Brooke Gabriel Nolan dengan mengenakan akseosoris adat khas NTT menjelaskan tentang masalah perbatasan perairan RI yang berada di Pulau Rote, NTT dengan pihak Australia.
The researches of ACICIS students were getting more interesting. Five students from Australia, US, and England presented their research results on Wednesday (4/14) on Progress Report Seminar at UMM FISIP meeting room.
The Coordinator of UMM ACICIS, Prof. Dr. M. Mas’ud Said, stated that those five students’ researchesreached almost all over Indonesia. They even went to Rote Island in East Nusa Tenggara to do the research. “Their research are getting more interesting, and even challeging,” said Mas’ud.
Those five students were Thomas Edward Flemons from England who did research on the traditional theatre based on the novel by Romo Mangunwijaya, Durga/Umayi; Madison Nicole Richardson fro the US researched on the agriculture adopting evaluation; Benita Kali Chudligh from Australia with his research about the boarding schools curriculum in East Java; Lisa Clare Mapson from Australia did on Reog Ponorogo which was stolen by Malaysia; and Brooke Gabriel Nolan from Australia with her research on the Rote’s fishermen life.
Lisa’s research was the most challenging, for she was brave to take a provocative title “Malingsia: Kasus Pencurian Reog Ponorogo”. The term “Malingsia”, according to Lisa, was related to the Malaysian attitude which said that Reog Ponorogo was part of their cultures. This research was oriented on the responses of the people in Ponorogo toward the phenomenon.
The research resulted that Reog Ponorogo was not only an art, but also something sacred for the people in Ponorogo. “It affects the youth there. They have so much passion to play it now,” said Lisa.
“Some sources stated that Reog Ponorogo is allowed to be performed everywhere as long as they ask for it to the people in Ponorogo. I think, the most important thing is not the Reog itself, but Ponorogo,” Lisa added. According to Mas’ud, the people in Ponorogo were angry because of the values, beliefs, and respects contained in Reog.
Thomas Edward Flemons’s research was also interesting. He did on traditional theatre which based on the novel by Romo Mangunwijaya titled “Durga/Umayi”. According to him, Mangunwijaya’s novels were so famous that people in his country knew them well. “But, many Indonesian do not know him,” said he.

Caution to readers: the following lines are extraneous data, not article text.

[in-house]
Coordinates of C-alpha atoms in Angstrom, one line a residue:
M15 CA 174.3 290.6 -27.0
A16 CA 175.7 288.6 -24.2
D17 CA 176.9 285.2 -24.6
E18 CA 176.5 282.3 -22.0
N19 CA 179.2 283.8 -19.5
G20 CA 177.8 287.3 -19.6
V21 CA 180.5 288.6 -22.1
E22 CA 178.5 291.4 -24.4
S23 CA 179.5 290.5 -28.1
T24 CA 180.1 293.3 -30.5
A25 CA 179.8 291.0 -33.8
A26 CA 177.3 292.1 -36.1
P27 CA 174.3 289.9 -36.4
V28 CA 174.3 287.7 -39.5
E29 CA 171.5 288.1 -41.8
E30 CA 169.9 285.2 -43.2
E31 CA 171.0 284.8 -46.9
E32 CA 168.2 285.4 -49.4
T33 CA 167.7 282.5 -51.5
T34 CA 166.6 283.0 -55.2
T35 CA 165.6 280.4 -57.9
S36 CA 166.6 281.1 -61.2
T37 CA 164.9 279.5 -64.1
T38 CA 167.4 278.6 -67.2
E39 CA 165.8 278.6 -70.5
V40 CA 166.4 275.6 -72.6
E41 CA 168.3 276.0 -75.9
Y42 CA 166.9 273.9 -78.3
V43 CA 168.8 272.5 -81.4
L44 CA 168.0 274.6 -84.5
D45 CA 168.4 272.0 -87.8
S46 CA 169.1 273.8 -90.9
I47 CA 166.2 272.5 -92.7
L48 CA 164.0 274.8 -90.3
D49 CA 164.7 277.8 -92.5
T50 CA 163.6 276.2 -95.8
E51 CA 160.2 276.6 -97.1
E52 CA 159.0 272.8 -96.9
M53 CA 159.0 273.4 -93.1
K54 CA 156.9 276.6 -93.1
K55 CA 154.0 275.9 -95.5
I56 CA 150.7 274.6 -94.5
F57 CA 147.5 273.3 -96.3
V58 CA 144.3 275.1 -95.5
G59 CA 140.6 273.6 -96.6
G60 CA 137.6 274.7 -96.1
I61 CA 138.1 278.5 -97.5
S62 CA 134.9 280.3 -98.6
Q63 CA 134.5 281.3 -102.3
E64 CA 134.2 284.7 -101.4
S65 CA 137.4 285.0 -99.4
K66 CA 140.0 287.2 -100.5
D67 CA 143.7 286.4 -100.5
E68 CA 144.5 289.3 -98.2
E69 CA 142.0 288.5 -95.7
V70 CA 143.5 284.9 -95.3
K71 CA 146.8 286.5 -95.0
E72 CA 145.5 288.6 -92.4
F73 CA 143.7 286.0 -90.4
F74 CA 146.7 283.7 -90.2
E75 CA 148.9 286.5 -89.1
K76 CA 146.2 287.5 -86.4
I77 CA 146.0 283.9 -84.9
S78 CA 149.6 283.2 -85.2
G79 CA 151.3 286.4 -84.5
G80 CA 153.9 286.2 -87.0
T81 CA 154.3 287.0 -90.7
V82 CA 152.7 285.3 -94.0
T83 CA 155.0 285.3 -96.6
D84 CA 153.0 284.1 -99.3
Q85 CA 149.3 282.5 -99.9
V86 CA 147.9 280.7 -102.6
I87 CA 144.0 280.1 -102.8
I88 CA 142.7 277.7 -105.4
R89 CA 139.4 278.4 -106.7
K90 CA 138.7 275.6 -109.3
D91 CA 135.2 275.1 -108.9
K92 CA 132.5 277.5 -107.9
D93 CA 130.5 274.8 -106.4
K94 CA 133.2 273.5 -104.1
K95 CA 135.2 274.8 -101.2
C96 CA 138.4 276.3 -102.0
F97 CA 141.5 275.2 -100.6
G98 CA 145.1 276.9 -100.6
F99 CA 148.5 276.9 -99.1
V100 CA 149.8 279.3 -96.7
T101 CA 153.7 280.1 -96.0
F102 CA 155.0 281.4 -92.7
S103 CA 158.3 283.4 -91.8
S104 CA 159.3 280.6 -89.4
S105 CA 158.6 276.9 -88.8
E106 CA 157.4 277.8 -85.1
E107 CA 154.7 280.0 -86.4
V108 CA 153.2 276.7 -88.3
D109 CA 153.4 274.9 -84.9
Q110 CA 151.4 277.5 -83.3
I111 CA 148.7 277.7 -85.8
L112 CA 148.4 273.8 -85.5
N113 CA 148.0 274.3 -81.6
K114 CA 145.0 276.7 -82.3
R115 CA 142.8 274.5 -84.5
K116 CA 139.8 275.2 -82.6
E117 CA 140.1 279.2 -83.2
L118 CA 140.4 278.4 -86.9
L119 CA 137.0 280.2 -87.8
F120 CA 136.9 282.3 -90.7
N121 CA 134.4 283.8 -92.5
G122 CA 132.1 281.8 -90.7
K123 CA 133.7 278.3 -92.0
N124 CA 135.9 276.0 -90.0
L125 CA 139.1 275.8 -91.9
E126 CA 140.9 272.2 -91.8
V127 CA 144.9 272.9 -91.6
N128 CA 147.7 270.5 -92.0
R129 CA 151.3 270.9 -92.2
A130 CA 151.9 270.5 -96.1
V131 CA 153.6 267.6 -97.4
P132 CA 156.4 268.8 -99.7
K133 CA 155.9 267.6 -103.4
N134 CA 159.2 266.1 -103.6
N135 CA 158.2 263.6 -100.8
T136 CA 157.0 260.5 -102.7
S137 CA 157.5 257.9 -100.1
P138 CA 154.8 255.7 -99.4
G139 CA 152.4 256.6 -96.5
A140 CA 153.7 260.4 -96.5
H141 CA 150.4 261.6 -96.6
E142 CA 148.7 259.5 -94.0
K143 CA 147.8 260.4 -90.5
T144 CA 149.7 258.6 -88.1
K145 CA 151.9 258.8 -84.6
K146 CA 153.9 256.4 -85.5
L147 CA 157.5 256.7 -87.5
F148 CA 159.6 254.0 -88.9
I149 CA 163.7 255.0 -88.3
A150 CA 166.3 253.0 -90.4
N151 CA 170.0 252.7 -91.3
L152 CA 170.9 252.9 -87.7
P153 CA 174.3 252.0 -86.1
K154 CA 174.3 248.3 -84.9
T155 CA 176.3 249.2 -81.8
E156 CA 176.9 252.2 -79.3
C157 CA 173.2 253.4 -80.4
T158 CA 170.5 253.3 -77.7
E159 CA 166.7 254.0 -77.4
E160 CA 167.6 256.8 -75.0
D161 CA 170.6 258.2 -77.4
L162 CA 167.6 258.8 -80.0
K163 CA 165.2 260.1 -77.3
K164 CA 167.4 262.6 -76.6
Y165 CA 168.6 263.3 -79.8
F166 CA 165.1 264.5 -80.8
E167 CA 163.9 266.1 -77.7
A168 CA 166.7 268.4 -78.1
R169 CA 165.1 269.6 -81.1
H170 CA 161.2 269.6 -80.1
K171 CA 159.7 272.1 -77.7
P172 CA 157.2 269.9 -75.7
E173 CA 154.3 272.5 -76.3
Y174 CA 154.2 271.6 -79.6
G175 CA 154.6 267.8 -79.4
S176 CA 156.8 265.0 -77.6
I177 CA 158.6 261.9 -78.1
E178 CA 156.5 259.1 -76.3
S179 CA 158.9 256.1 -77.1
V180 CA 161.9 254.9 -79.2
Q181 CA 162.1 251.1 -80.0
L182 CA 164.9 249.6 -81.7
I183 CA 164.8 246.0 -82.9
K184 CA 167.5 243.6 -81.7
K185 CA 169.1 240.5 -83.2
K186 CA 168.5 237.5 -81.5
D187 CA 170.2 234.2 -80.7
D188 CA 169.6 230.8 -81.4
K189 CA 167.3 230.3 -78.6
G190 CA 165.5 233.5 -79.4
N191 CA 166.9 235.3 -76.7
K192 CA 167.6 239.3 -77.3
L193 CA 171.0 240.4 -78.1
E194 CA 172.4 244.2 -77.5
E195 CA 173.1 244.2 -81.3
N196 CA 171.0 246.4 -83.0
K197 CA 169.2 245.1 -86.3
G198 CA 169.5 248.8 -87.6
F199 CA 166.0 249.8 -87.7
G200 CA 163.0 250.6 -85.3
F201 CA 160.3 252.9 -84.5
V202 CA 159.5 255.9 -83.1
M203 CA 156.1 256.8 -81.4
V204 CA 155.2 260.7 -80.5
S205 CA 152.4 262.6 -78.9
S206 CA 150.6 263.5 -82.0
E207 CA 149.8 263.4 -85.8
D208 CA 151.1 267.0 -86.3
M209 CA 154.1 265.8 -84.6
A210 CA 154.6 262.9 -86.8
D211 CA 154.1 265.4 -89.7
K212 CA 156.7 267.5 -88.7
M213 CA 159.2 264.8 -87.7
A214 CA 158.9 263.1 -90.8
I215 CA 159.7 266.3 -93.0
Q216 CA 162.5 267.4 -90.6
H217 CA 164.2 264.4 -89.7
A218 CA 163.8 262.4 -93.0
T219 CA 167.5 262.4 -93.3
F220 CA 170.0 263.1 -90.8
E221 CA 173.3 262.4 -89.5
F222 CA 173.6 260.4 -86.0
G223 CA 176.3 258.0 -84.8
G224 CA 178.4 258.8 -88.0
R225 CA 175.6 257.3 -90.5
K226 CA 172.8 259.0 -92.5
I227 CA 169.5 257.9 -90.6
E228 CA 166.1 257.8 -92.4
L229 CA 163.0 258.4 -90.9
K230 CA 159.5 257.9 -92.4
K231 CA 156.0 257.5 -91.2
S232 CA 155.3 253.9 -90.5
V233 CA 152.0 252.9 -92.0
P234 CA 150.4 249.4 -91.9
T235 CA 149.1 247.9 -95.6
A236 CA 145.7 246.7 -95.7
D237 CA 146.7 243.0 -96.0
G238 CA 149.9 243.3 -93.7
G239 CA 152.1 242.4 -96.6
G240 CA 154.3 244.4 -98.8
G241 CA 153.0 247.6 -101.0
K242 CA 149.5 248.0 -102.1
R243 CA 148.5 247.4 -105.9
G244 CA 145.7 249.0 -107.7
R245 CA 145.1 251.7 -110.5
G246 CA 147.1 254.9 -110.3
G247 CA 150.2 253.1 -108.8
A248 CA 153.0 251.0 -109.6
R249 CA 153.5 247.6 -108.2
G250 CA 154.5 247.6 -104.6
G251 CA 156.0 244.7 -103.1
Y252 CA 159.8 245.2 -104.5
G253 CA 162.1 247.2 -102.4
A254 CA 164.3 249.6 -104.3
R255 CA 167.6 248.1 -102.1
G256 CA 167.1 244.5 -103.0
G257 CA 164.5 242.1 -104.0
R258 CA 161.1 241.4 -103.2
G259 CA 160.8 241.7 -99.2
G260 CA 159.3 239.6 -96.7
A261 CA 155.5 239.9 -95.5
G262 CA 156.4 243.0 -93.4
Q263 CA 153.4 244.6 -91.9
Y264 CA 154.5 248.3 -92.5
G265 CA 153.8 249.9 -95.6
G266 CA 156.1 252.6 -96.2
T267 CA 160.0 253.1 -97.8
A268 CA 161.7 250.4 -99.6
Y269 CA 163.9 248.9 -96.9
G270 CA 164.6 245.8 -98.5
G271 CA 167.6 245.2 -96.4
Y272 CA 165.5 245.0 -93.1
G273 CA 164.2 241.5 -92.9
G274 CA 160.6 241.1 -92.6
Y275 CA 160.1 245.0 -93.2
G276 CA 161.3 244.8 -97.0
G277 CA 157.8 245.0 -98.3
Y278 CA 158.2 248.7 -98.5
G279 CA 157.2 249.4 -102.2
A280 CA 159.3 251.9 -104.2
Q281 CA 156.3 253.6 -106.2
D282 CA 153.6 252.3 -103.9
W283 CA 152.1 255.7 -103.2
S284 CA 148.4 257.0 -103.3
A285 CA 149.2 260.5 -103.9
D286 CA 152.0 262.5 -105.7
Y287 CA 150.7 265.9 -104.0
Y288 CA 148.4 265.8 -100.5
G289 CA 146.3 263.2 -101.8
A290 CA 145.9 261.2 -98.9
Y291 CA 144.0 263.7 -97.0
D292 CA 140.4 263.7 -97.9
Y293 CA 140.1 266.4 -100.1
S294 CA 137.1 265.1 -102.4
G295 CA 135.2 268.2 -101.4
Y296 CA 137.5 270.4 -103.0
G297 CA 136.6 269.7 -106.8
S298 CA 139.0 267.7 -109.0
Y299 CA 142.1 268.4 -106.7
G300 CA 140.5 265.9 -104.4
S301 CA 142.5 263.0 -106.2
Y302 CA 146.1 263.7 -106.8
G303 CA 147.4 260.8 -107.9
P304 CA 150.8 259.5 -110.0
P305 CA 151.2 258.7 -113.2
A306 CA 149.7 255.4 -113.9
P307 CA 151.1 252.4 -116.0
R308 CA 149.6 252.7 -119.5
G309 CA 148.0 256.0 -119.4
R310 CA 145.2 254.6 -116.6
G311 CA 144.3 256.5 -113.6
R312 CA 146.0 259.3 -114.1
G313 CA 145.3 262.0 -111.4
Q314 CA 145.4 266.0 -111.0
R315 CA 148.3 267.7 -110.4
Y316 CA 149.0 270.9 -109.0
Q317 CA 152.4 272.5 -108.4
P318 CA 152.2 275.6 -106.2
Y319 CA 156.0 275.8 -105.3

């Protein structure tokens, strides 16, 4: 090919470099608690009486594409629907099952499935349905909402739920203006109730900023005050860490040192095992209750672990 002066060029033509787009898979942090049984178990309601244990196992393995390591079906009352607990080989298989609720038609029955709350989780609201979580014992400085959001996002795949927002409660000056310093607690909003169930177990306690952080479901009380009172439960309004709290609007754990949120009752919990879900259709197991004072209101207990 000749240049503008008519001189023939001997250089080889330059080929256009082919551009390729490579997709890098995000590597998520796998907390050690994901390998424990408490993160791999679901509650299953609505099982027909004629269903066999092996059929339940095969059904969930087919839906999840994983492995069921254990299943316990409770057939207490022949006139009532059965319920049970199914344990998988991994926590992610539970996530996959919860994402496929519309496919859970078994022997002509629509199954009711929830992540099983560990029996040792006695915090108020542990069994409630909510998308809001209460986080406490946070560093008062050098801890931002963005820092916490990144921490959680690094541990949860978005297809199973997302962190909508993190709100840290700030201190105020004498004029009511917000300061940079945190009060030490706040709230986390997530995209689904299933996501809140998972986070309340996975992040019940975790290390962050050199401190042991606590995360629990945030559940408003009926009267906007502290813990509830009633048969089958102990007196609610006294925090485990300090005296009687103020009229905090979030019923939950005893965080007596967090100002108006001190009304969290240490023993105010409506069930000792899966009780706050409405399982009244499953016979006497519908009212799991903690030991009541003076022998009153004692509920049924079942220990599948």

While Benita Kali Chudleigh’s research got many critics from the participants of seminar. Those critics were about the boarding schools curriculum in East Java. Benita was so surprised first time she knew that Nurul Jadid boarding school was not a traditional one for it had seculer subjects, such as English subject. “Your title is boarding school curriculum, but you explain much about Madrasah curriculum. They are totally different,” asked Sugeng Puji Leksono, one of the participants.
“Benita focussed on whether or not a traditional boarding school will still remain traditional,” said Benita’s advisor, Dr. Achmad Habib. To complete her research, Benita was suggested to do research on An-Nur boarding school.
While Madison Nicole Richadson was interested in having research onSystem Rice Implication (SRI) in Indonesia, which cooperated with Sampoerna. Madison underlined on the big question that SRI was not applied in whole part of East Java. In fact, SRI was better than a traditional system to improve the crop.
Brooke Gabriel Nolan, the last presenter, did research on the water borderline issue between Indonesia at Rote Island with Australia. The MoU which was agreed by Indonesia-Australia had not been clear yet for the fishermen in Rote Island. Most of them were poor, so there were many fishermen arrested by the Australian polices related to the fish theft issue. The fishermen were depent on the sea. That problem made Brooke interested in doing her research. (rwp/zpd/t_ris)